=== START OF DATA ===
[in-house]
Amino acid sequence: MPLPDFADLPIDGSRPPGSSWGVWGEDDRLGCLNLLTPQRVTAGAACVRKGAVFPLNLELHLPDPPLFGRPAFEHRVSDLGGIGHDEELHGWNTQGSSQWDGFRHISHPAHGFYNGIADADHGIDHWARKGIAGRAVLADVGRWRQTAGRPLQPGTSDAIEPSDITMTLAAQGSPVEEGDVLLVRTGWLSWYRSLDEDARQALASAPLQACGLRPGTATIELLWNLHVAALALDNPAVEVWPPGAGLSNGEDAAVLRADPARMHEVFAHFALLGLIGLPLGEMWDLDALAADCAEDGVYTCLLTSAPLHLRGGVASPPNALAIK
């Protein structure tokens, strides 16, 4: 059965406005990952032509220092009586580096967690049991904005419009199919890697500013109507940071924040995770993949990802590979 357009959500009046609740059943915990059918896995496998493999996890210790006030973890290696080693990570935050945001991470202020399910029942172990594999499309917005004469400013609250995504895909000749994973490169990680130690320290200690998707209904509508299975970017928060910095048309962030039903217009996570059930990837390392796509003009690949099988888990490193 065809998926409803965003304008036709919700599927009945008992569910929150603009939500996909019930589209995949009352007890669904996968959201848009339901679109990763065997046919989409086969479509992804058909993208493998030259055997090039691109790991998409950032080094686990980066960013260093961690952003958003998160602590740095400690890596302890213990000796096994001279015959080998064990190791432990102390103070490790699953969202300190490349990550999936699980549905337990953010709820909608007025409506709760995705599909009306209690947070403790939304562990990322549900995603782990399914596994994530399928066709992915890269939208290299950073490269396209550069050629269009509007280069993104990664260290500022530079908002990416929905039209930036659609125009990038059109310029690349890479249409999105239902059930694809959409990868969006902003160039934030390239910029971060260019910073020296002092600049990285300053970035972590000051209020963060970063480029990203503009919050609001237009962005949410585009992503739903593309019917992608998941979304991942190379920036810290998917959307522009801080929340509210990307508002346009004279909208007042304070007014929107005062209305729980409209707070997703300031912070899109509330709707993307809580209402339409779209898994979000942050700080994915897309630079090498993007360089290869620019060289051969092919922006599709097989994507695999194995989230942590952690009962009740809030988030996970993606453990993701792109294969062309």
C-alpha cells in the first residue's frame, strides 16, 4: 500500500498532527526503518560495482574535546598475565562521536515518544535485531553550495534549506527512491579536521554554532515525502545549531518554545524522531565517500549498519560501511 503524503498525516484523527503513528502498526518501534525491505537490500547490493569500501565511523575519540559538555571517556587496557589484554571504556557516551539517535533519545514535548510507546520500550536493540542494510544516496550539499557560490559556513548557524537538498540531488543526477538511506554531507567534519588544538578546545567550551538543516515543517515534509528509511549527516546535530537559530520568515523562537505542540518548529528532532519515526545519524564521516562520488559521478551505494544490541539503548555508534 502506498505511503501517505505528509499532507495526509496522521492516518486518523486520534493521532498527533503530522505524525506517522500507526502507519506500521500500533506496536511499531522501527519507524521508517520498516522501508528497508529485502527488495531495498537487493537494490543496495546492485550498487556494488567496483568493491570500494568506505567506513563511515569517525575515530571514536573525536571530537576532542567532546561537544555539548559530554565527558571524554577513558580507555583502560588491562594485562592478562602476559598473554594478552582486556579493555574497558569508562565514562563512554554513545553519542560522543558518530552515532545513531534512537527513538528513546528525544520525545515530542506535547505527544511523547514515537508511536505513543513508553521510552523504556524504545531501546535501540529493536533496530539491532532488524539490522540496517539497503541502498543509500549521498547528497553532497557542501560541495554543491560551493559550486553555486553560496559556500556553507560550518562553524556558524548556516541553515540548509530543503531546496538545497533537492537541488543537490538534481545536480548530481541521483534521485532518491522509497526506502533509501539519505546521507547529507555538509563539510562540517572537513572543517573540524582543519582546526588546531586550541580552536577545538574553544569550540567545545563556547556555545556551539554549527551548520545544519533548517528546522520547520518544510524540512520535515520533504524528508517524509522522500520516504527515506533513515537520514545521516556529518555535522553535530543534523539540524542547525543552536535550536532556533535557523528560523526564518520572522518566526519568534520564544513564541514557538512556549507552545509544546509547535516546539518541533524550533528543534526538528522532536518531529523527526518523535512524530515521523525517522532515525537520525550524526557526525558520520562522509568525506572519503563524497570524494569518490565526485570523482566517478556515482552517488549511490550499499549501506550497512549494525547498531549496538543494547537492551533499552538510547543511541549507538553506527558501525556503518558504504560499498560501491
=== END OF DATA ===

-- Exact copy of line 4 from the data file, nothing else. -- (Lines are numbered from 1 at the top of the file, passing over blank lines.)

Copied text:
C-alpha cells in the first residue's frame, strides 16, 4: 500500500498532527526503518560495482574535546598475565562521536515518544535485531553550495534549506527512491579536521554554532515525502545549531518554545524522531565517500549498519560501511 503524503498525516484523527503513528502498526518501534525491505537490500547490493569500501565511523575519540559538555571517556587496557589484554571504556557516551539517535533519545514535548510507546520500550536493540542494510544516496550539499557560490559556513548557524537538498540531488543526477538511506554531507567534519588544538578546545567550551538543516515543517515534509528509511549527516546535530537559530520568515523562537505542540518548529528532532519515526545519524564521516562520488559521478551505494544490541539503548555508534 502506498505511503501517505505528509499532507495526509496522521492516518486518523486520534493521532498527533503530522505524525506517522500507526502507519506500521500500533506496536511499531522501527519507524521508517520498516522501508528497508529485502527488495531495498537487493537494490543496495546492485550498487556494488567496483568493491570500494568506505567506513563511515569517525575515530571514536573525536571530537576532542567532546561537544555539548559530554565527558571524554577513558580507555583502560588491562594485562592478562602476559598473554594478552582486556579493555574497558569508562565514562563512554554513545553519542560522543558518530552515532545513531534512537527513538528513546528525544520525545515530542506535547505527544511523547514515537508511536505513543513508553521510552523504556524504545531501546535501540529493536533496530539491532532488524539490522540496517539497503541502498543509500549521498547528497553532497557542501560541495554543491560551493559550486553555486553560496559556500556553507560550518562553524556558524548556516541553515540548509530543503531546496538545497533537492537541488543537490538534481545536480548530481541521483534521485532518491522509497526506502533509501539519505546521507547529507555538509563539510562540517572537513572543517573540524582543519582546526588546531586550541580552536577545538574553544569550540567545545563556547556555545556551539554549527551548520545544519533548517528546522520547520518544510524540512520535515520533504524528508517524509522522500520516504527515506533513515537520514545521516556529518555535522553535530543534523539540524542547525543552536535550536532556533535557523528560523526564518520572522518566526519568534520564544513564541514557538512556549507552545509544546509547535516546539518541533524550533528543534526538528522532536518531529523527526518523535512524530515521523525517522532515525537520525550524526557526525558520520562522509568525506572519503563524497570524494569518490565526485570523482566517478556515482552517488549511490550499499549501506550497512549494525547498531549496538543494547537492551533499552538510547543511541549507538553506527558501525556503518558504504560499498560501491